At the same time the horn was installed through the railroad bed an additional horn was placed under the half-section line road at a point one-half mile west of the railroad bed where the road turns south between the Miller and Steakley farms. This horn connected with a north-south ditch on the east or Steakley side of the road which continued on south to a drainage ditch. This horn was removed a few weeks later, forcing the surface water into a ditch on the west or Miller side of the road. This ditch dead ends at a levee on the south side of the Miller farm, forcing the water carried by it to spread out onto the Miller land.
Although appellants contend that their action was taken to protect the half-section line road after Steakley installed the trap on the horn under his field road, there was sufficient evidence from which the trial court could find that the road was not being threatened and that the purpose of their action was to divert surface water from the Steakley land to the Miller land. For over thirty-five years the water had drained under the road and into the ditch through the Steakley property. Although Minton failed in an action to obtain injunctive relief from the situation created by Steakley, his failure was due to a lack of proof that the drainage of his land was being unreasonably interfered with. See Minton v. Steakley, 466 S.W.2d 441 (Mo. App.1971). No action was taken by Liberty Township against Steakley to remedy any threatened danger to the road. Instead, and at the request of Steakley, the railroad bed was cut and the water diverted to the Miller property.
Citing Sections 229.030 and 231.210, RSMo 1969, V.A.M.S., appellants first contend that installation of the culvert through the railroad bed was necessary to protect the half-section line road, a valid exercise of the township's governmental functions, and is not controllable by injunction. Section 229.030, RSMo 1969, V. A.M.S., provides for the construction of bridges and culverts on public roads and Section 231.210 provides for their maintenance and repair. Appellants also rely on Barth v. Clay Township, 354 Mo. 90, 188 S.W.2d 660, 662 (1945), and McMurry v. Kansas City, 283 Mo. 479, 223 S.W. 615, 619 (banc 1920), holding that discretionary acts of township boards are not subject to review unless they are affirmatively shown to have been exercised arbitrarily, fraudulently or oppressively.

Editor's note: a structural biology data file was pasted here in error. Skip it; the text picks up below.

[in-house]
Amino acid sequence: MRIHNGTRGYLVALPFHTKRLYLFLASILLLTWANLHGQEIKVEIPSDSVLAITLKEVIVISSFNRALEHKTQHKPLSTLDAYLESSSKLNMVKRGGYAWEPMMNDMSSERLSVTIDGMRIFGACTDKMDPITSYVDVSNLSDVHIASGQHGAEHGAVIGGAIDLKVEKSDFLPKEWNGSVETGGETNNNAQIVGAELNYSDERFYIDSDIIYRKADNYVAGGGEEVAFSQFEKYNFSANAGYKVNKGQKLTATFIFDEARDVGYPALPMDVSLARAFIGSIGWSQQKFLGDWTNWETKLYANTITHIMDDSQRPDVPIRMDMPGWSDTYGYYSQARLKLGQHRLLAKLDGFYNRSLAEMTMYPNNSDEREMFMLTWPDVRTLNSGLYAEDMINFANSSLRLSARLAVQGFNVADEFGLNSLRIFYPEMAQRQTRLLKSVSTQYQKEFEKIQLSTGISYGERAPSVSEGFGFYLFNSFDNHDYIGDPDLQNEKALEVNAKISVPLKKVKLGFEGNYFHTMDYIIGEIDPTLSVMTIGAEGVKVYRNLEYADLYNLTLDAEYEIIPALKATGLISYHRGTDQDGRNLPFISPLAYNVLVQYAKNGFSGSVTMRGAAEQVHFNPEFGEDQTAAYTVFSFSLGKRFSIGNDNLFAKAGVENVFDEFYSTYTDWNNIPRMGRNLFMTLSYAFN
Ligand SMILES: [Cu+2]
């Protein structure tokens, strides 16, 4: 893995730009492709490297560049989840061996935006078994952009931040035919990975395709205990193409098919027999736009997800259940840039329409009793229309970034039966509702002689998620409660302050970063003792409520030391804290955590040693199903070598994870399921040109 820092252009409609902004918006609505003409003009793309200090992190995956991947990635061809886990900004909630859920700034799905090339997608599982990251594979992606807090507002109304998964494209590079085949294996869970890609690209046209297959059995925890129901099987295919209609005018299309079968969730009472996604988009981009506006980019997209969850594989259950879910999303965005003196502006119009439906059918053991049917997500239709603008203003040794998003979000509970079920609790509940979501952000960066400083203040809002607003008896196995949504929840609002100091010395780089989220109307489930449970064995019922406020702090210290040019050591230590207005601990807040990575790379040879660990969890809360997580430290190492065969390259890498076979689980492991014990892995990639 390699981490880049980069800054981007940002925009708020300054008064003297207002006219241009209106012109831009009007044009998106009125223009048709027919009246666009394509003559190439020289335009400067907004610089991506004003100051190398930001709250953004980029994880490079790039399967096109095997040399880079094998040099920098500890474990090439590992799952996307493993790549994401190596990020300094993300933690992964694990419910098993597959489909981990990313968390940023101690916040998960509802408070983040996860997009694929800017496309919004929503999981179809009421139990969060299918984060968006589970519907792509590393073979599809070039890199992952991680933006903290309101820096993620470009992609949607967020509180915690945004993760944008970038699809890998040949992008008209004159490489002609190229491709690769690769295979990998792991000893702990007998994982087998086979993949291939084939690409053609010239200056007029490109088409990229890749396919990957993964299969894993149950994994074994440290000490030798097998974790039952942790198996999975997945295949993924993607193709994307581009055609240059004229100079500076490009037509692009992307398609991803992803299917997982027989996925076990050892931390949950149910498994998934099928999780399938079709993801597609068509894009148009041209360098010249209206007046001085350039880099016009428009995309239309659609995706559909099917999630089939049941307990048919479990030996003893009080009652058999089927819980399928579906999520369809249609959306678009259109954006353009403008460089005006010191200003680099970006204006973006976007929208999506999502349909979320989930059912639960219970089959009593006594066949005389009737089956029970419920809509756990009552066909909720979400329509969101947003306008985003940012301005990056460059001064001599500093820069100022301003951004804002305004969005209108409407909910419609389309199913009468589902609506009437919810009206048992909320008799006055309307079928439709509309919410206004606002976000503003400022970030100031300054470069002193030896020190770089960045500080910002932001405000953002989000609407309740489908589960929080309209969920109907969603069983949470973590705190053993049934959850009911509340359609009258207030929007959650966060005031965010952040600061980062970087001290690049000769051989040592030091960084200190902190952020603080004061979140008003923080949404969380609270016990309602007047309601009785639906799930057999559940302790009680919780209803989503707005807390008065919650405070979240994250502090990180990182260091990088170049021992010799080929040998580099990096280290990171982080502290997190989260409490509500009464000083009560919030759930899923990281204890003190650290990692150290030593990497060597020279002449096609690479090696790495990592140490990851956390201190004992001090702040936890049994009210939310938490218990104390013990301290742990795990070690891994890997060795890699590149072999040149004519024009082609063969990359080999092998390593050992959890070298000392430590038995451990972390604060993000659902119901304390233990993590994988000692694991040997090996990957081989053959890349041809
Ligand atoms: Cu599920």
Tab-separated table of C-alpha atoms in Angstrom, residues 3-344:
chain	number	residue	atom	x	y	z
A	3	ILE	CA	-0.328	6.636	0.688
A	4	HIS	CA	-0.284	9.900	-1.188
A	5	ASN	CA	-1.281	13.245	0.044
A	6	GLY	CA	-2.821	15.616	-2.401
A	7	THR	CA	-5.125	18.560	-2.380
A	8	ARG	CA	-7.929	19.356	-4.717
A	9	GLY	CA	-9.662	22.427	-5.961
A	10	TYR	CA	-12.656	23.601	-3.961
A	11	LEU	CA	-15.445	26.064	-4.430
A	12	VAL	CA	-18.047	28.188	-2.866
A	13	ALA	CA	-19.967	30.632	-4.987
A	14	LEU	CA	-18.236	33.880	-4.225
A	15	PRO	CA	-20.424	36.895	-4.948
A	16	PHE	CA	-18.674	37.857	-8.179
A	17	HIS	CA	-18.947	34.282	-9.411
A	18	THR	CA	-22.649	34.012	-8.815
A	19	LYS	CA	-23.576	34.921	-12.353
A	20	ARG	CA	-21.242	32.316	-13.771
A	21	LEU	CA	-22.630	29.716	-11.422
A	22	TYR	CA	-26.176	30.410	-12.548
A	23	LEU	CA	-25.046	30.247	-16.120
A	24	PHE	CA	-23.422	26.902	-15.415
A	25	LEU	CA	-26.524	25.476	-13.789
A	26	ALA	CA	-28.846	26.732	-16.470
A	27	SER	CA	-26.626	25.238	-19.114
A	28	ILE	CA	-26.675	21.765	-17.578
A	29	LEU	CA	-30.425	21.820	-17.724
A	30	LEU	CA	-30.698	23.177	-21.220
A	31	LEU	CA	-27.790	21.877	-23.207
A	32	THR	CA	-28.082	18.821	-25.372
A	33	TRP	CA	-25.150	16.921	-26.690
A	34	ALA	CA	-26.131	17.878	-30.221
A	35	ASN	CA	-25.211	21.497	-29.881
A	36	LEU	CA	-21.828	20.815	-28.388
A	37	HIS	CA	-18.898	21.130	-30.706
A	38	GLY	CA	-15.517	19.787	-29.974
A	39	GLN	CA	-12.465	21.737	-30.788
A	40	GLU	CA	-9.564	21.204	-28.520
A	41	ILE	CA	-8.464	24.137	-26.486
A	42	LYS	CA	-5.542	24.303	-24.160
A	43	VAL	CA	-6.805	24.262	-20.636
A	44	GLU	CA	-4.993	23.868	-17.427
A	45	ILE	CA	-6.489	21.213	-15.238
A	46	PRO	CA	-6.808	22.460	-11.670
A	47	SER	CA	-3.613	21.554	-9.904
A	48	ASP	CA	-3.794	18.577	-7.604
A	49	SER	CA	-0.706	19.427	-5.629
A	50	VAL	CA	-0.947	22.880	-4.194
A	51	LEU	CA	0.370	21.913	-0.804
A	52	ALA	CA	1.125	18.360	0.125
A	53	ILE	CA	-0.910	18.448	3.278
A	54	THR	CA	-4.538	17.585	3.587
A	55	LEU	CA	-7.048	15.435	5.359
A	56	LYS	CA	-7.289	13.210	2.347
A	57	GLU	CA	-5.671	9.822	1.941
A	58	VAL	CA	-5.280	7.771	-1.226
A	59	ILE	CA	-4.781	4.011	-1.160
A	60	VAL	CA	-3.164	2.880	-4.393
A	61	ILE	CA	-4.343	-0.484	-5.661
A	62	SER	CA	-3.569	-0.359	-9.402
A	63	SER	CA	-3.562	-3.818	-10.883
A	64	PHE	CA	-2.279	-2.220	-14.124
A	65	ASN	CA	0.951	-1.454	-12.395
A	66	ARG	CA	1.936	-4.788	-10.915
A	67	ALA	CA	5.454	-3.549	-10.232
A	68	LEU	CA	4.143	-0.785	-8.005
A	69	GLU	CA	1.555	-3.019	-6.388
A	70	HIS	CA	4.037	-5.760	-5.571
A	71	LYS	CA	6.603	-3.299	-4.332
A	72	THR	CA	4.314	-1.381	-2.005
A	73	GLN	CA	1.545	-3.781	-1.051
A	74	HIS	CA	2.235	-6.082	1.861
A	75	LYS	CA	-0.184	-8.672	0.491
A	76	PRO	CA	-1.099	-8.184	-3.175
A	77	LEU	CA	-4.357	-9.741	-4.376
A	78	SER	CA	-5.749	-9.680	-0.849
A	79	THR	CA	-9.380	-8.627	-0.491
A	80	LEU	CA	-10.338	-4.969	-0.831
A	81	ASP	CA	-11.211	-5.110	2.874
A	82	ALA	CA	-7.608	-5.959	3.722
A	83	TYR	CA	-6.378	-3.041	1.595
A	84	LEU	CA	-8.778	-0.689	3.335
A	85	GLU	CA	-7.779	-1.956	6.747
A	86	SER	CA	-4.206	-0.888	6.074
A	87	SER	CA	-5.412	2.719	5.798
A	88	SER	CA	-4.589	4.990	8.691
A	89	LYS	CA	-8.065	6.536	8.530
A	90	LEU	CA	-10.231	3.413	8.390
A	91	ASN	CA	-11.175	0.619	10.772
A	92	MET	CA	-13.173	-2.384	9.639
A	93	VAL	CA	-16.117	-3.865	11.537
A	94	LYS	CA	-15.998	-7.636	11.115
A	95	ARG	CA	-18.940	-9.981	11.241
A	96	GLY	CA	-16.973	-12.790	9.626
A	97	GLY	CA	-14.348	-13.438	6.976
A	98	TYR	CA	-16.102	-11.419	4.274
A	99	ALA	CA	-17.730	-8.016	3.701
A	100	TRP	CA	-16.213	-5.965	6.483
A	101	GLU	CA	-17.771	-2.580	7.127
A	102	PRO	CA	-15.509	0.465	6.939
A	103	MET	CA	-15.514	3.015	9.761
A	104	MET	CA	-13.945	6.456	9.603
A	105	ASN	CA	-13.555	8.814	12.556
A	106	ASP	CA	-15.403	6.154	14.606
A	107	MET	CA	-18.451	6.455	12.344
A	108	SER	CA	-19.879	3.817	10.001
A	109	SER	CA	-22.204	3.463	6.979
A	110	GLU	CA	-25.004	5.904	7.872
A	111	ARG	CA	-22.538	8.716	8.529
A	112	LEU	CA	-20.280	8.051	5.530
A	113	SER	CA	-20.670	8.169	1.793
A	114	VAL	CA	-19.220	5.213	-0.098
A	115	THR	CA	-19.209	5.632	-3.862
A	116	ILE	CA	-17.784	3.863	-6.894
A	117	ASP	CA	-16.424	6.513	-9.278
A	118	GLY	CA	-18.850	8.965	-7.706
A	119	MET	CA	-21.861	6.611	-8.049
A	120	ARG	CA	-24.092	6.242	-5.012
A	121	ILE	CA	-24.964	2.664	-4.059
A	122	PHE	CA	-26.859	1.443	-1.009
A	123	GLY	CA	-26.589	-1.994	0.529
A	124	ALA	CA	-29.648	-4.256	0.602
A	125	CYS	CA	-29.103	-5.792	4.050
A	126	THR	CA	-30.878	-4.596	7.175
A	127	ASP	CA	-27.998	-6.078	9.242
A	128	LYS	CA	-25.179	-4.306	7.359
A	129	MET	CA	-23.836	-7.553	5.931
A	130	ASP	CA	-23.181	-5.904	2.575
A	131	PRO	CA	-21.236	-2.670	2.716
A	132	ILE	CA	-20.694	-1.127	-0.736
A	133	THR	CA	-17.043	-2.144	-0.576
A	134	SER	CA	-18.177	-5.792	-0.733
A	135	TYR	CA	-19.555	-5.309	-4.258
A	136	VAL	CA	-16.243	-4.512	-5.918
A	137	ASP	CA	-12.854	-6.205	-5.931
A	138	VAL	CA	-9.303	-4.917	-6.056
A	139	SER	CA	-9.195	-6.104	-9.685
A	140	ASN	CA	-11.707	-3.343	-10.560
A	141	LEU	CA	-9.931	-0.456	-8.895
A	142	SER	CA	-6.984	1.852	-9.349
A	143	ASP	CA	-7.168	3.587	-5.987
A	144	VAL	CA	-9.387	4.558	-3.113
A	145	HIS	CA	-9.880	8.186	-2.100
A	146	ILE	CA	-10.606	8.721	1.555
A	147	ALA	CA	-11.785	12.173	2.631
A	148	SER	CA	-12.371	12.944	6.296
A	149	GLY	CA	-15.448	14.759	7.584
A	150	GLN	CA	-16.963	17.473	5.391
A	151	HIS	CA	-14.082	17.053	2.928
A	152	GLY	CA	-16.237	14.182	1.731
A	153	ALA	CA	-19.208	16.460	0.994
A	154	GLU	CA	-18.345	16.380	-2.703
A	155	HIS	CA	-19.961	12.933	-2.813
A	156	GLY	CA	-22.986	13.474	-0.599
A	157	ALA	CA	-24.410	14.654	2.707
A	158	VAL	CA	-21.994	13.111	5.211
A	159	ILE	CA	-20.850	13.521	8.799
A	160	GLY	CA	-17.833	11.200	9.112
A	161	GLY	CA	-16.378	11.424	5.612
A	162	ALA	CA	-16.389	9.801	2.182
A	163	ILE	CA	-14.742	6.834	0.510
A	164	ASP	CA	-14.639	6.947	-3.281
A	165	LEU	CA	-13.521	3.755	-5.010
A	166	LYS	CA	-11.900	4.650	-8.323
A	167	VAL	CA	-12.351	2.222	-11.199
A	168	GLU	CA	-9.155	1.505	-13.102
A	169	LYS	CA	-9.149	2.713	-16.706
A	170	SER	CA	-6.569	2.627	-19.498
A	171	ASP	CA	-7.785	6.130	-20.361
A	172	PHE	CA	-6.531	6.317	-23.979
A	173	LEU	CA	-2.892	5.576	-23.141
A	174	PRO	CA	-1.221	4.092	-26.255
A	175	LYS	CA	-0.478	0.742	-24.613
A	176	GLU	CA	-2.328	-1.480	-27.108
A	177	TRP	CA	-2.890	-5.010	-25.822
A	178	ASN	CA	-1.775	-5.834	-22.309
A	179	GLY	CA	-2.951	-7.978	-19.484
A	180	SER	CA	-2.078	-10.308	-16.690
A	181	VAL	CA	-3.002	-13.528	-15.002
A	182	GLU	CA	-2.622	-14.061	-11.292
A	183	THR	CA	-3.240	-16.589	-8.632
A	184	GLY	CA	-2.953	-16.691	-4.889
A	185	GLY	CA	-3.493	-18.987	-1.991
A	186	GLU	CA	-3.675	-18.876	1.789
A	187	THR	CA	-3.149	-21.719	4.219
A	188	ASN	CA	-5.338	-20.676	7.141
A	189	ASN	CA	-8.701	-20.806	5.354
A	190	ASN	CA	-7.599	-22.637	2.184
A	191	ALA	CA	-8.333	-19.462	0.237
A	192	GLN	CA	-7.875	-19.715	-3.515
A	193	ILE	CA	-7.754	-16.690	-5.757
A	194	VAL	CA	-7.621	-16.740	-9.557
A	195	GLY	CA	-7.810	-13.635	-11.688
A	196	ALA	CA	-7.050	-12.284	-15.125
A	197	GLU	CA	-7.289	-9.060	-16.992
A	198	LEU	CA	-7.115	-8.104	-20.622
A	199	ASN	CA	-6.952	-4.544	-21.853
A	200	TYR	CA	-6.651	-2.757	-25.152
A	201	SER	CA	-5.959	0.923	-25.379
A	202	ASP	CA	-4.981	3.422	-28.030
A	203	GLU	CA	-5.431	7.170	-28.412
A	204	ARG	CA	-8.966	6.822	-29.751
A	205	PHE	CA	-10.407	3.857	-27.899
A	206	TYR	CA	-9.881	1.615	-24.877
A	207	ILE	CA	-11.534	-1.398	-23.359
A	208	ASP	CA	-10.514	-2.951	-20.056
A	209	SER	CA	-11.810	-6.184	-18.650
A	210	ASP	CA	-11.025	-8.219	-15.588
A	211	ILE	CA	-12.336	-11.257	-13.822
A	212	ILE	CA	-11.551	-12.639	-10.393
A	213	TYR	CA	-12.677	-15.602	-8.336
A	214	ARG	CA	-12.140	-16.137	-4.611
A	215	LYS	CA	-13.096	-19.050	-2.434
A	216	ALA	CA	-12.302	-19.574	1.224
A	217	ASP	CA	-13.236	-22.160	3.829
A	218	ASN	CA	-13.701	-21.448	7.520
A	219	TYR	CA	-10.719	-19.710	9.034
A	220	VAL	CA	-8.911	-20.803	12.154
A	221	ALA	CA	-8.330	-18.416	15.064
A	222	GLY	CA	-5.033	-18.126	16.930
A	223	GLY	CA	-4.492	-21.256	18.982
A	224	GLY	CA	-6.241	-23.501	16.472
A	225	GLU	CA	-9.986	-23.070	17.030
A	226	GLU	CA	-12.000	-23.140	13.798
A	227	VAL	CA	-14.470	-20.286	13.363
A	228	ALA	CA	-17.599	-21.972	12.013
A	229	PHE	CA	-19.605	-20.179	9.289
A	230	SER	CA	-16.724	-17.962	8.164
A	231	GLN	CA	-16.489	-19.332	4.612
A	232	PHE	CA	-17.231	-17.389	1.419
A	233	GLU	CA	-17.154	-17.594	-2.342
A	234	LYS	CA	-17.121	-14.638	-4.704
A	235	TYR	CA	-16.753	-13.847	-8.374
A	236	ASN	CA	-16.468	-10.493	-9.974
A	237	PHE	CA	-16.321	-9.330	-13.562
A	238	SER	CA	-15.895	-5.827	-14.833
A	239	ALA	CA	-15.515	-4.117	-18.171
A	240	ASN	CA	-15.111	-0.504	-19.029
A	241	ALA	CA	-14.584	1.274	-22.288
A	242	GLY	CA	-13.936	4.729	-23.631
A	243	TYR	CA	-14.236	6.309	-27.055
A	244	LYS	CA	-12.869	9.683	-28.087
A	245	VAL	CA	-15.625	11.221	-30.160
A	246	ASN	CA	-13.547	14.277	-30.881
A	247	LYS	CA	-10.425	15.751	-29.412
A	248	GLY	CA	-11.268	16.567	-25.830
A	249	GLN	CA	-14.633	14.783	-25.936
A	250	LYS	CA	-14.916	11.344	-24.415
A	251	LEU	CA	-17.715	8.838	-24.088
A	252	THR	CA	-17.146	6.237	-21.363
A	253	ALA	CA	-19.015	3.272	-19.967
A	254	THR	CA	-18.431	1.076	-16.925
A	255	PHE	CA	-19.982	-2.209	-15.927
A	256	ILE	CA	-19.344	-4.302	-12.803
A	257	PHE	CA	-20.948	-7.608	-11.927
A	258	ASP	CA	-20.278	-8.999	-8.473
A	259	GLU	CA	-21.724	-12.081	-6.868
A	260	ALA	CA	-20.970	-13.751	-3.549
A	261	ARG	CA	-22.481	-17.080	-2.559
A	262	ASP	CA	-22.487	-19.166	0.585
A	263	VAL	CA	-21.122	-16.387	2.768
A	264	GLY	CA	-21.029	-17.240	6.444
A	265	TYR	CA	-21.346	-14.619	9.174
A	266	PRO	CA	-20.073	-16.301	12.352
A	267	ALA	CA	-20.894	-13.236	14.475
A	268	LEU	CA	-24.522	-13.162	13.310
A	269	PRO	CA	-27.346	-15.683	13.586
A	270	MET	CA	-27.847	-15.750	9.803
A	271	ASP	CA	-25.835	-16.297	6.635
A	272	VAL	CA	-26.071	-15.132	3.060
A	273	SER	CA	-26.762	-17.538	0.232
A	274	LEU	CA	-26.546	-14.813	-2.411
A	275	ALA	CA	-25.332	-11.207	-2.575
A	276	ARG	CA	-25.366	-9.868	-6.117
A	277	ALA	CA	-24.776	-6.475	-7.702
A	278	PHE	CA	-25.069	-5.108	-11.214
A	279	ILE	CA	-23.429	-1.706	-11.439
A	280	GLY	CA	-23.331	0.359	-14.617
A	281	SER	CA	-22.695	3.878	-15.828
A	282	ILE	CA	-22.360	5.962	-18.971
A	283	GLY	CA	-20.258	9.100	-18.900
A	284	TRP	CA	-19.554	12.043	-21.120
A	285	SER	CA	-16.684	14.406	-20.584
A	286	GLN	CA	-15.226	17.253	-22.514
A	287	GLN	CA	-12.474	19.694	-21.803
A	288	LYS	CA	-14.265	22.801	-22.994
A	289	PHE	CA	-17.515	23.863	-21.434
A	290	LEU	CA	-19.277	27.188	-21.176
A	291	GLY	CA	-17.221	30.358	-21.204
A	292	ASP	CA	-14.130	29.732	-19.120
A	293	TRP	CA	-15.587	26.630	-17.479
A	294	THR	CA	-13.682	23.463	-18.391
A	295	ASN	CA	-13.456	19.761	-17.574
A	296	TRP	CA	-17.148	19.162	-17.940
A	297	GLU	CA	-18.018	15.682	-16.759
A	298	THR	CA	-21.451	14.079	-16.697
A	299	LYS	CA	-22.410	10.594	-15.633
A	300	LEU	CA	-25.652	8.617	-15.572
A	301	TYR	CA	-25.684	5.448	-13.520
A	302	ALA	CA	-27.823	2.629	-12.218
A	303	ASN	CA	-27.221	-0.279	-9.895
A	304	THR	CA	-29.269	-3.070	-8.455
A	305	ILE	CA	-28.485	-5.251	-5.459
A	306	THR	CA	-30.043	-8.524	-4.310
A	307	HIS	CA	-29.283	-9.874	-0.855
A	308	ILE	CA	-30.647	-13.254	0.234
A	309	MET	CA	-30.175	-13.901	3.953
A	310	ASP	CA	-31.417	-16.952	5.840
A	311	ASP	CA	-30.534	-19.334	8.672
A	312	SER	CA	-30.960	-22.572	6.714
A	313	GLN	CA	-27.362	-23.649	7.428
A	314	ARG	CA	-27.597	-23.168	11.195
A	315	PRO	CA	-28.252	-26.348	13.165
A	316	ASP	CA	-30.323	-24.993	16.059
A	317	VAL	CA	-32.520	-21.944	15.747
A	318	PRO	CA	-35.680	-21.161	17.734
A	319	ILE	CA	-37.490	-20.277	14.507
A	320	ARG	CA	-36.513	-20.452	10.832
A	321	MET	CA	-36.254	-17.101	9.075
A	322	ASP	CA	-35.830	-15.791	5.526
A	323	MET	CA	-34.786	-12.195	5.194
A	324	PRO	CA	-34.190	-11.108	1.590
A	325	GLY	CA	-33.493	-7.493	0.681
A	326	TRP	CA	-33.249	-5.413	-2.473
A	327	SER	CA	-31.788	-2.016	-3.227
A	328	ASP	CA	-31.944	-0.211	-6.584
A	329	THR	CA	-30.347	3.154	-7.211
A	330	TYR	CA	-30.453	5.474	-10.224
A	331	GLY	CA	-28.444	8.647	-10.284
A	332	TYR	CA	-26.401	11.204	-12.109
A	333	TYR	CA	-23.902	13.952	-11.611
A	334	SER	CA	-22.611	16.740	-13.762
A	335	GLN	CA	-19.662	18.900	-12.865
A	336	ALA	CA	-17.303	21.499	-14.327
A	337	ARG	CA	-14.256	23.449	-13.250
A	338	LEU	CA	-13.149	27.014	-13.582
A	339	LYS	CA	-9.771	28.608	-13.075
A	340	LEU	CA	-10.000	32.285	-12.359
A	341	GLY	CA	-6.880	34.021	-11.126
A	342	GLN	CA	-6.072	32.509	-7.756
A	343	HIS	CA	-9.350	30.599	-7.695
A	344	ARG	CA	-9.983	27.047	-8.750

In this case the transcript fails to reveal any evidence in support of appellants' contention that installation of the horn under the railroad bed was necessary to protect their road. There was no evidence of any washing of the road as alleged by defendants, or of any instance when water covered even a part of the road prior to installation of the horn. The evidence did establish, however, that the horn was installed to protect the Steakley land against surface waters draining from the Minton land. Such action by the township board was not a proper exercise of the township's governmental functions, shielding it from review by the courts and control by injunction.